Imagination is our window into the future. At NASA/JPL we strive to be bold in advancing the edge of possibility so that someday, with the help of new generations of innovators and explorers, these visions of the future can become a reality. As you look through these images of imaginative travel destinations, remember that you can be an architect of the future.
The Legend of Zelda: A Link to the Past Paperback Book | Buy-Now!
A full-color graphic novel by manga legend Shotaro Ishinomori based on
the classic video game The Legend of Zelda: A Link to the Past.
The Legend of Zelda: A Link to the Past is an adaptation of the beloved,
internationally bestselling video game originally released for
Nintendo’s Super Nintendo Entertainment System. This comic book version by
Shotaro Ishinomori (Cyborg 009, Kamen Rider) was first serialized in
Nintendo Power magazine and later collected into a graphic novel. Long out of print, this stunning, full-color graphic novel is now available once again!
I think the most common way of doing eyes is to animate the eye mesh (often several layers of polygon circles), but I figured out that if you set up the material and shader properly you can use a single point light to simulate an iris moving over the eye surface.
This would be easy to animate as you can simply use the light point to steer the direction of vision, and by moving the light back and forth you can also make the eye “focus”.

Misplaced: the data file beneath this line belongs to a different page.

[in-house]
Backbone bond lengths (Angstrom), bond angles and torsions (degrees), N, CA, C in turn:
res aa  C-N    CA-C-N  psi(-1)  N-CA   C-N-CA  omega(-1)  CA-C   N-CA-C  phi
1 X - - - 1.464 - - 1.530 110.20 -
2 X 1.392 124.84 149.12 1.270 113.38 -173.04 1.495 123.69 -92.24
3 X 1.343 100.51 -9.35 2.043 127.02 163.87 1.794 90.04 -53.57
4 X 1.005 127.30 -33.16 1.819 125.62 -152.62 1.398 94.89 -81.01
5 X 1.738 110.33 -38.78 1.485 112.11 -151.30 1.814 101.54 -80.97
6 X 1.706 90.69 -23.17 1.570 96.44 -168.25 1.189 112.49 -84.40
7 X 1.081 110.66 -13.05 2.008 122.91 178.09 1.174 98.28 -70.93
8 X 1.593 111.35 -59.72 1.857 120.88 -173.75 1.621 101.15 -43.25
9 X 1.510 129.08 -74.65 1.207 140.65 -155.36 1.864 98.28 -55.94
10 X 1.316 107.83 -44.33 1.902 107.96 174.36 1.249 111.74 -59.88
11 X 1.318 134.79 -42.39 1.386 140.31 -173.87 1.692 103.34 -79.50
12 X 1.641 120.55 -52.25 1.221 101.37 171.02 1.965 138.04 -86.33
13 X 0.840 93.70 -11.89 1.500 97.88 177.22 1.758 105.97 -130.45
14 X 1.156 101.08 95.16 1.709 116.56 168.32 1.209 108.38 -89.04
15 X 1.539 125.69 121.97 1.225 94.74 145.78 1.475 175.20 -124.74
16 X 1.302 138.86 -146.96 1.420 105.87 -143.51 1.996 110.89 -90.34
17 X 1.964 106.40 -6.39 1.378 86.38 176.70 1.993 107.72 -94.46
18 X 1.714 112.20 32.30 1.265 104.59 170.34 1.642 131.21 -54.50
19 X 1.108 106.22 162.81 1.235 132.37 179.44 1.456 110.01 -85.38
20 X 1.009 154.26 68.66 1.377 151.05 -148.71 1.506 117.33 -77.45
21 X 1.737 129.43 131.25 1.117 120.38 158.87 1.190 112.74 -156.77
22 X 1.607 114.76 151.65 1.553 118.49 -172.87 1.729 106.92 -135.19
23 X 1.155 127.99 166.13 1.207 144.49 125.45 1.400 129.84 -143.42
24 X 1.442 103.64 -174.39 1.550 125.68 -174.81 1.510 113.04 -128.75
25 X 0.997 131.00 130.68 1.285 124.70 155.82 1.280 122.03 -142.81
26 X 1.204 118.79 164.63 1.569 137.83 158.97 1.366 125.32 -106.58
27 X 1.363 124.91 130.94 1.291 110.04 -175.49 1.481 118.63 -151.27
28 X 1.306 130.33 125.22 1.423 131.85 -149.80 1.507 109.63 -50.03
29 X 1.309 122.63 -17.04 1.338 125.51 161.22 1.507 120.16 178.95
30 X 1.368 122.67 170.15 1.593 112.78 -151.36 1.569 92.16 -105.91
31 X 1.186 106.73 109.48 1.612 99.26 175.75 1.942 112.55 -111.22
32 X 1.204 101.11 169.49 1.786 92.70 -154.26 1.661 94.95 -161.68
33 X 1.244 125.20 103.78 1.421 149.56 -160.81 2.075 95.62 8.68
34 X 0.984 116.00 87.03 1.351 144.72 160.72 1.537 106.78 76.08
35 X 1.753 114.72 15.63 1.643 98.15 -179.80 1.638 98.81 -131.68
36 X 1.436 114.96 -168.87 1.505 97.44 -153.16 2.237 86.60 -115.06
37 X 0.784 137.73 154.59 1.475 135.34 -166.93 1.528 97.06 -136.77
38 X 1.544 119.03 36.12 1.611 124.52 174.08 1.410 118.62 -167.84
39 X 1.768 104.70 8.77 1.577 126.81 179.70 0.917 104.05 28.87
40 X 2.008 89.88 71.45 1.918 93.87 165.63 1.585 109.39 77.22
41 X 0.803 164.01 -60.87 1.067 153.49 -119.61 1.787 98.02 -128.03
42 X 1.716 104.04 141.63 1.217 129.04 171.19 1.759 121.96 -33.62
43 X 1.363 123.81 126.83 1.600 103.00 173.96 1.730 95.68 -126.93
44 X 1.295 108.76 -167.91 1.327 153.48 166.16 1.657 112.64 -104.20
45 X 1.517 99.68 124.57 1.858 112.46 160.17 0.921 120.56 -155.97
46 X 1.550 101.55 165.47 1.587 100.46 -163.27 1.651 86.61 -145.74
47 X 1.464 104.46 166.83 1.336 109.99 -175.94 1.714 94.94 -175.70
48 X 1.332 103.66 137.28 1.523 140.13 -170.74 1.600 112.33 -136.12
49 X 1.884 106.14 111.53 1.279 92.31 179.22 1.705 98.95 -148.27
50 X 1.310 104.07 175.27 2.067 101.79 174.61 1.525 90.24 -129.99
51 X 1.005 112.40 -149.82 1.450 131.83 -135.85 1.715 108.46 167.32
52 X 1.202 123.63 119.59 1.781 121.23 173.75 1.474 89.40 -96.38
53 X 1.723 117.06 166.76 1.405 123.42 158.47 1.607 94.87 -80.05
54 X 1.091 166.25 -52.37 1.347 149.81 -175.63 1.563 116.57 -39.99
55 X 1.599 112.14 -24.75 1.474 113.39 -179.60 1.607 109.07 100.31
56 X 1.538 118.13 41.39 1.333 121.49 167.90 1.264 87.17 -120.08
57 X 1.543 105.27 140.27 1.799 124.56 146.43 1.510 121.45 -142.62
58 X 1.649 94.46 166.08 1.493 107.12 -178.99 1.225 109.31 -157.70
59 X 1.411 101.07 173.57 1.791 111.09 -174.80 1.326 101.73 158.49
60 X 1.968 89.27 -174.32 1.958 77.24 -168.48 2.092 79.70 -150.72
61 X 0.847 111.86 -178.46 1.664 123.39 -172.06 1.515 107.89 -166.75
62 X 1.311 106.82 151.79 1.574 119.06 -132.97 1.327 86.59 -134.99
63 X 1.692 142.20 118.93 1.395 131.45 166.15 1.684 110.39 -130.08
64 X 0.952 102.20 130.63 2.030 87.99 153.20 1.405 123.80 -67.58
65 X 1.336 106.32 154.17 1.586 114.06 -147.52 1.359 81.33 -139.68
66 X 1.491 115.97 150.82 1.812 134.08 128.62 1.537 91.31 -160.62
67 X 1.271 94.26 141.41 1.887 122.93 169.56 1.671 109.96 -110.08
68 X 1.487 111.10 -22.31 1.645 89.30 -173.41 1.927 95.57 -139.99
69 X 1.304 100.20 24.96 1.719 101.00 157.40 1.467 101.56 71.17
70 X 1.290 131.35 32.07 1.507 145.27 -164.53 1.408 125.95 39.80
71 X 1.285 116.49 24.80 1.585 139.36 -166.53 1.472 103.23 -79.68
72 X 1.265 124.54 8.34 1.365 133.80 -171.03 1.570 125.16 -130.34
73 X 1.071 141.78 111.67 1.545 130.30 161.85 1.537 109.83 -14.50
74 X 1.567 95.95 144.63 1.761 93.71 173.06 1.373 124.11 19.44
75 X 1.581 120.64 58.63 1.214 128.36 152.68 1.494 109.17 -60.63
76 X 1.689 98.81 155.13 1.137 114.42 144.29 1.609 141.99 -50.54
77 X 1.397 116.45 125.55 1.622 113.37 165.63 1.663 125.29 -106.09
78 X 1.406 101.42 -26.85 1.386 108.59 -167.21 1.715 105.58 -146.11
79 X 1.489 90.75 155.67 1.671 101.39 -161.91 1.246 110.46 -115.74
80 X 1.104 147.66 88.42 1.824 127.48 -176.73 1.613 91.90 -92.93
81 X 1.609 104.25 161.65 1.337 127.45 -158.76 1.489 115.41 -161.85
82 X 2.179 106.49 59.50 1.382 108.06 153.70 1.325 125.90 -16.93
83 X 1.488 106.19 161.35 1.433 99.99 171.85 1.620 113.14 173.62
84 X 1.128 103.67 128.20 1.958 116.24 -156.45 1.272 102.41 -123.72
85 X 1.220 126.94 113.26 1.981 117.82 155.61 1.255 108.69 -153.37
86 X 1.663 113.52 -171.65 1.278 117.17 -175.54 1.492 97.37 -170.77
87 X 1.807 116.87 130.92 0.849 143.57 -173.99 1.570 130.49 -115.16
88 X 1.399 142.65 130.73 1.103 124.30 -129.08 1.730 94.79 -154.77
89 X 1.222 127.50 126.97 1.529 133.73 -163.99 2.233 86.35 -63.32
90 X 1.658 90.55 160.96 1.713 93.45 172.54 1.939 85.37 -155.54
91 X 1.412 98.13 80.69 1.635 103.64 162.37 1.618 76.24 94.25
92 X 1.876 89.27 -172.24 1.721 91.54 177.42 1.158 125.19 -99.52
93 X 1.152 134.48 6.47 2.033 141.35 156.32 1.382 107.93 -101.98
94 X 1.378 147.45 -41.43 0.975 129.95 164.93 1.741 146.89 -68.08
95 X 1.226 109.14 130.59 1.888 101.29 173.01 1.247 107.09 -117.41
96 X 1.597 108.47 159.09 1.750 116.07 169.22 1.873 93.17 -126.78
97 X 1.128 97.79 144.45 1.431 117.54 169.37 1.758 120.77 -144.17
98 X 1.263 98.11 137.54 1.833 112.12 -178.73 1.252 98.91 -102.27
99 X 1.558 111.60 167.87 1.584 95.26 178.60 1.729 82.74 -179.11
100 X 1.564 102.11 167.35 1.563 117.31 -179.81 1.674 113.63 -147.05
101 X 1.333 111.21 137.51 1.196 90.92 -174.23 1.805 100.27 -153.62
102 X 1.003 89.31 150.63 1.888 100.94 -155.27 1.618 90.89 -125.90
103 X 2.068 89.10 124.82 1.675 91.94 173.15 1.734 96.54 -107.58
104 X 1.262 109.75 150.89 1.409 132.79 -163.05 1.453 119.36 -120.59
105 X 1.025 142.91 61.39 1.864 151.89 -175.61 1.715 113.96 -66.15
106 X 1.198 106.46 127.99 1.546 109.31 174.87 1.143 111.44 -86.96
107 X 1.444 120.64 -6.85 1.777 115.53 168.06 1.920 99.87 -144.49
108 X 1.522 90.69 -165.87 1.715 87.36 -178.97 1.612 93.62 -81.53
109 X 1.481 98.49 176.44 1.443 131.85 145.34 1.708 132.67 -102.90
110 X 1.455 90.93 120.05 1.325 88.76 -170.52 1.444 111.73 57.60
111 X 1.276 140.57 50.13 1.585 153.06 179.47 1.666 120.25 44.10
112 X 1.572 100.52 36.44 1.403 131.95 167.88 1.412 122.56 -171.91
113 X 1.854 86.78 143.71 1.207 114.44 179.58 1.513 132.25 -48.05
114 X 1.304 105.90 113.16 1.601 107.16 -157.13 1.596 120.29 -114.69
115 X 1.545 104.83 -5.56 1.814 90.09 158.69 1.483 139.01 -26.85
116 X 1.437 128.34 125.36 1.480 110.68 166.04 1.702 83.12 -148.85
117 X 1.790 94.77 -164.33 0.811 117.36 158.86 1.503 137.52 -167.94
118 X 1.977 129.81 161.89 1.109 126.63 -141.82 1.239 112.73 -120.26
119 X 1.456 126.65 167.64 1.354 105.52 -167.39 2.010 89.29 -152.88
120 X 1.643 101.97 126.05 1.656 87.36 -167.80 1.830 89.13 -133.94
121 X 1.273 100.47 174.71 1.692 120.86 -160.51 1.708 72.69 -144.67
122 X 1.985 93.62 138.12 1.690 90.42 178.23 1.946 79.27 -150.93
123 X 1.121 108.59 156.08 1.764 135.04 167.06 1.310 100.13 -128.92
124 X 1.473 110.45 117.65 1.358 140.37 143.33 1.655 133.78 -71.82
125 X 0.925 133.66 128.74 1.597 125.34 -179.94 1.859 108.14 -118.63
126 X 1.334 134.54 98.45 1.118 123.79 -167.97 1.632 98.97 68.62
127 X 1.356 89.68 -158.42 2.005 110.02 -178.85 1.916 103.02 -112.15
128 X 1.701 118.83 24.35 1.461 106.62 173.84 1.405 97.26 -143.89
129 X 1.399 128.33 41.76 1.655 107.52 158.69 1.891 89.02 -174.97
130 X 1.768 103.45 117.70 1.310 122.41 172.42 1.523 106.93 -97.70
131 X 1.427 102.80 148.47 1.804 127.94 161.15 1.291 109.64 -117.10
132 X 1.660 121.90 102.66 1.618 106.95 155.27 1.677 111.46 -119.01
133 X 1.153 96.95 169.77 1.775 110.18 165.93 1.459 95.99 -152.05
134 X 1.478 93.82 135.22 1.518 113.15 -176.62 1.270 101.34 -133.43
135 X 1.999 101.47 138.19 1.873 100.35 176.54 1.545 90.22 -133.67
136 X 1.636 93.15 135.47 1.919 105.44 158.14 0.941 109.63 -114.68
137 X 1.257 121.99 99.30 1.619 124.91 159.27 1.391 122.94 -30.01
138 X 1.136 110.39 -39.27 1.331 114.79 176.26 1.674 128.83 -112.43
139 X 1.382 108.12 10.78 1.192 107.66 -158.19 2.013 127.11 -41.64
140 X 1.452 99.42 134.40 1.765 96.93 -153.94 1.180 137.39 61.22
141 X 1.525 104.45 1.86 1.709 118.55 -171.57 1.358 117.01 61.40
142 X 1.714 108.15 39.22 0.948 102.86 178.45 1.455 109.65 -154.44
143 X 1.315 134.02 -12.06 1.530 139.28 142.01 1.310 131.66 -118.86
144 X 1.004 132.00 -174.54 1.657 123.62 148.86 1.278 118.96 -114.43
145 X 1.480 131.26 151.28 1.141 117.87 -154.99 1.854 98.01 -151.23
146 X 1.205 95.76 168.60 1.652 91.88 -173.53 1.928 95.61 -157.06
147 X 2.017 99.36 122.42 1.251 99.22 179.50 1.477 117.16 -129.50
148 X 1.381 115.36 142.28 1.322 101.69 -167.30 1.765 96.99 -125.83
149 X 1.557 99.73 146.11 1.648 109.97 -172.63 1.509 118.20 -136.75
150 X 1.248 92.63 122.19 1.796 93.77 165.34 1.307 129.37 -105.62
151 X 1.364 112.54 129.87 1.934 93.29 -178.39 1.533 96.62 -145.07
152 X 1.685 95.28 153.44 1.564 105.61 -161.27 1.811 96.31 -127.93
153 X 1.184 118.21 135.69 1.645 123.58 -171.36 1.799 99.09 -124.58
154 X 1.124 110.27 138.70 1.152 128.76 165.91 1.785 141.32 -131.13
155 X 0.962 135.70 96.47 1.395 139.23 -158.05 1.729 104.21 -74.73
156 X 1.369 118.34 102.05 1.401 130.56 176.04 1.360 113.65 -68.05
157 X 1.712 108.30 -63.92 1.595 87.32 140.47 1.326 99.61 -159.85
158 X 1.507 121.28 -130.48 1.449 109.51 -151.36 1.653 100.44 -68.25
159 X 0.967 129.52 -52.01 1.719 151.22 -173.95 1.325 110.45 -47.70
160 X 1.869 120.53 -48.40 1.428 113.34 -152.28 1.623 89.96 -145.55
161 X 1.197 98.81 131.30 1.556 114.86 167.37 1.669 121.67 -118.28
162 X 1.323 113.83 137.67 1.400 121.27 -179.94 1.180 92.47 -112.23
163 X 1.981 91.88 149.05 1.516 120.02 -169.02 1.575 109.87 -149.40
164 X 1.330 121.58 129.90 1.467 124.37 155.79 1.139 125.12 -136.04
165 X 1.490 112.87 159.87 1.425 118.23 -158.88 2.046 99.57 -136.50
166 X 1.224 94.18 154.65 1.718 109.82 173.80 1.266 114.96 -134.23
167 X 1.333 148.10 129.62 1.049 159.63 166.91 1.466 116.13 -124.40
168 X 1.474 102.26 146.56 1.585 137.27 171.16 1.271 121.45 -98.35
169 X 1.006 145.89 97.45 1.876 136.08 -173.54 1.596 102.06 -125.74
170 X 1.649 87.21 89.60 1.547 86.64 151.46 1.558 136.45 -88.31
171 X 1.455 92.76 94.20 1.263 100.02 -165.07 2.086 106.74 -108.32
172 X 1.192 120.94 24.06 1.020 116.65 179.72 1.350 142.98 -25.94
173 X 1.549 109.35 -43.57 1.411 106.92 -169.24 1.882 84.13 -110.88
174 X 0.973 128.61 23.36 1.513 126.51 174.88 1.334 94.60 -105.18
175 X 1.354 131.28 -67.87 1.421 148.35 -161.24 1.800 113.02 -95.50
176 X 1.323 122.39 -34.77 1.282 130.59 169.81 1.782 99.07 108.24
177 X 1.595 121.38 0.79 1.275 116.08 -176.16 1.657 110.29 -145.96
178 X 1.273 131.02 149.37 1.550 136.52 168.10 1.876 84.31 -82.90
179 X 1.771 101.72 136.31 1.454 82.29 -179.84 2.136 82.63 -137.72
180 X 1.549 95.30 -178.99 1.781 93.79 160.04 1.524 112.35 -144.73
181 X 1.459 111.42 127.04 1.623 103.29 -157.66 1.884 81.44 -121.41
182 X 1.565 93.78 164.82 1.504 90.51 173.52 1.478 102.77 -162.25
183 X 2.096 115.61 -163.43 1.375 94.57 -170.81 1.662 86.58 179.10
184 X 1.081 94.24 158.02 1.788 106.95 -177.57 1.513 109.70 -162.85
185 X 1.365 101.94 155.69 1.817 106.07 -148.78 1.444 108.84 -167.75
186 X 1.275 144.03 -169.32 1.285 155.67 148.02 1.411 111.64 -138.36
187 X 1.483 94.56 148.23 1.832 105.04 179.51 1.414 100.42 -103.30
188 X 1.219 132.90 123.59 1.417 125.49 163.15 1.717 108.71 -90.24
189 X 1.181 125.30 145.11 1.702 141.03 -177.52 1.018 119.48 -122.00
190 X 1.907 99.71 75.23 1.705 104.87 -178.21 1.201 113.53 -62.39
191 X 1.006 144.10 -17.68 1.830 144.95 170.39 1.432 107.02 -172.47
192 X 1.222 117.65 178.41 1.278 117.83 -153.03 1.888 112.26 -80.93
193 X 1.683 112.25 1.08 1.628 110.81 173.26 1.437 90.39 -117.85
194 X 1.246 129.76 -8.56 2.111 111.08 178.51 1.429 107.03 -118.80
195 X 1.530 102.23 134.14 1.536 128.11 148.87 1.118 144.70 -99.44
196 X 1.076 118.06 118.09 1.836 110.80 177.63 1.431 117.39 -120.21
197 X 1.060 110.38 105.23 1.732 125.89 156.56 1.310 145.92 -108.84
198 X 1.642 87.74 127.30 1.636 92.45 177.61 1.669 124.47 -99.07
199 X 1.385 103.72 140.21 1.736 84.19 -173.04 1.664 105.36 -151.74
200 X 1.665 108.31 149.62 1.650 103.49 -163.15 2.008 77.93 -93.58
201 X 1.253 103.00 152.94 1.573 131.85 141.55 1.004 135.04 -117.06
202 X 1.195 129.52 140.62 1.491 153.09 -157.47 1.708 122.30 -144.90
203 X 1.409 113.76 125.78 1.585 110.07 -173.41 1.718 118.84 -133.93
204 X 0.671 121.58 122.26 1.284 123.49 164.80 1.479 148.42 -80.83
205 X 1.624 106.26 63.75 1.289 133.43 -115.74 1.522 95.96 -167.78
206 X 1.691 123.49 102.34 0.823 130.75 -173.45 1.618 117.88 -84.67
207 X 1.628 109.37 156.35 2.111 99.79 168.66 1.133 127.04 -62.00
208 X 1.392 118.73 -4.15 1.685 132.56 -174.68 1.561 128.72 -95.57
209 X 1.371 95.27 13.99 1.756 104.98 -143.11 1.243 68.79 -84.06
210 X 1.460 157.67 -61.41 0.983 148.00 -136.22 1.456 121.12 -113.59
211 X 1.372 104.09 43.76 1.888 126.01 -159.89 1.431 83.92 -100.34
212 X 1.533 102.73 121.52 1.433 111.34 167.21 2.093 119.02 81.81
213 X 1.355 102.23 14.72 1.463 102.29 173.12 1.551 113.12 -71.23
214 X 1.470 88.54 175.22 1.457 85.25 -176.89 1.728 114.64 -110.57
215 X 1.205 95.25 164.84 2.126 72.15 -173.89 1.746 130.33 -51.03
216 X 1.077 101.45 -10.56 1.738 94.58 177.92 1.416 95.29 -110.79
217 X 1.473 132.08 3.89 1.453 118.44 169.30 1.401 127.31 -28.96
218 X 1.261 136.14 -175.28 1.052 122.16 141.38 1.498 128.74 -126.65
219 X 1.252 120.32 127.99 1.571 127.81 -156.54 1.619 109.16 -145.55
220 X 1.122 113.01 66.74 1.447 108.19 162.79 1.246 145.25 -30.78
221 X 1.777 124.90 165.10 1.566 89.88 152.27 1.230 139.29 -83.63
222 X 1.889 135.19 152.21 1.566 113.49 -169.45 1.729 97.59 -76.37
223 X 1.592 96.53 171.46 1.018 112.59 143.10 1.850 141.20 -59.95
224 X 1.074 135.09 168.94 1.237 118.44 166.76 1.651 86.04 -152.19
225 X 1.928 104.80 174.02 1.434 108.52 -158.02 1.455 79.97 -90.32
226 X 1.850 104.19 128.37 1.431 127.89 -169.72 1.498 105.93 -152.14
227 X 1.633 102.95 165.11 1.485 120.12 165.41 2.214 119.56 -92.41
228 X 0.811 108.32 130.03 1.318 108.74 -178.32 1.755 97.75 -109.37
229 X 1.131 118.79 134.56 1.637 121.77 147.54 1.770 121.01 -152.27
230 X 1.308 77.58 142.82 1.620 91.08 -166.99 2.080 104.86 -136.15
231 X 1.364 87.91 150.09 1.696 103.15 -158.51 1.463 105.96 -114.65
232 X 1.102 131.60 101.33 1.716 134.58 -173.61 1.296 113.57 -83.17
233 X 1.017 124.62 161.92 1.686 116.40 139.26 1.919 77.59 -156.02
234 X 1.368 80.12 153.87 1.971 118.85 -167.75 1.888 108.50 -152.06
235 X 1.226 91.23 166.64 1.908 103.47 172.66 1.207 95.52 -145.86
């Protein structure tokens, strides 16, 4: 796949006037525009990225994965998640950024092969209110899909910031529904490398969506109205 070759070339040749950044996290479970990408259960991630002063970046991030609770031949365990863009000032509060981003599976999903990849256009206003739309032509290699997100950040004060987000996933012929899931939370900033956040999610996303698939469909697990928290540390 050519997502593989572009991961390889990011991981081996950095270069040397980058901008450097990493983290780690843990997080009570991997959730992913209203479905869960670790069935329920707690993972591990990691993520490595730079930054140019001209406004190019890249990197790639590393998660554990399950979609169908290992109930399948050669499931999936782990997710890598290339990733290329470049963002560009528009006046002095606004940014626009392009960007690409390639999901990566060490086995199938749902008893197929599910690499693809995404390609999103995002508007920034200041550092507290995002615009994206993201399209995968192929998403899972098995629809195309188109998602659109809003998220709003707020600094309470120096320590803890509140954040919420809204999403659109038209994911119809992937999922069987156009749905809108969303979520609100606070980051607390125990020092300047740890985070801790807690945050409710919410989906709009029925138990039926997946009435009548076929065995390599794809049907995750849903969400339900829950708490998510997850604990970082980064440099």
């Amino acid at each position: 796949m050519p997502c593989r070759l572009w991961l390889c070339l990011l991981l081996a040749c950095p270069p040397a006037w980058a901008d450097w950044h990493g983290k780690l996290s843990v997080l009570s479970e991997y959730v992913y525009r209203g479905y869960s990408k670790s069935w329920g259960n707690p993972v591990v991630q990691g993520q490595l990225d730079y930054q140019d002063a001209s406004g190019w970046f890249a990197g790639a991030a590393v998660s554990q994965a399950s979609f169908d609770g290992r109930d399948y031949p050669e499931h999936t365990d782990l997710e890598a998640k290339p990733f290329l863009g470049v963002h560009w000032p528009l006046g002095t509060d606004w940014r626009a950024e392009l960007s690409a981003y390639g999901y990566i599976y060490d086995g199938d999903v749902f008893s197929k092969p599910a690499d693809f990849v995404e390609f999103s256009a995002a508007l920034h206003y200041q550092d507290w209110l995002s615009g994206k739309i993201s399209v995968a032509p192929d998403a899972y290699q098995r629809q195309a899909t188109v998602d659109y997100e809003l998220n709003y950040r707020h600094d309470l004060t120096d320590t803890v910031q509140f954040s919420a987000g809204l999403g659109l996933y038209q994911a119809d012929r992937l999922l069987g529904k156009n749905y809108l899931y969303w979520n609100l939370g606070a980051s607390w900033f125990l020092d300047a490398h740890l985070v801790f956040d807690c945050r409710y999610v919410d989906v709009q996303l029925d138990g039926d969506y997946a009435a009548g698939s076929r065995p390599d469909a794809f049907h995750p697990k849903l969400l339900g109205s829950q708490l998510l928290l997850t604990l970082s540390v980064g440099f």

I’m concerned that calculating separate lights for the eyes could be more costly, though. Is this a bad way of doing it do you think?
Some 40 light-years from Earth, a planet called TRAPPIST-1e offers a heart-stopping view: brilliant objects in a red sky, looming like larger and smaller versions of our own moon. But these are no moons. They are other Earth-sized planets in a spectacular planetary system outside our own. These seven rocky worlds huddle around their small, dim, red star, like a family around a campfire. Any of them could harbor liquid water, but the planet shown here, fourth from the TRAPPIST-1 star, is in the habitable zone, the area around the star where liquid water is most likely to be detected. This system was revealed by the TRansiting Planets and PlanetIsmals Small Telescope (TRAPPIST) and NASA’s Spitzer Space Telescope. The planets are also excellent targets for NASA’s James Webb Space Telescope. Take a planet-hopping excursion through the TRAPPIST-1 system.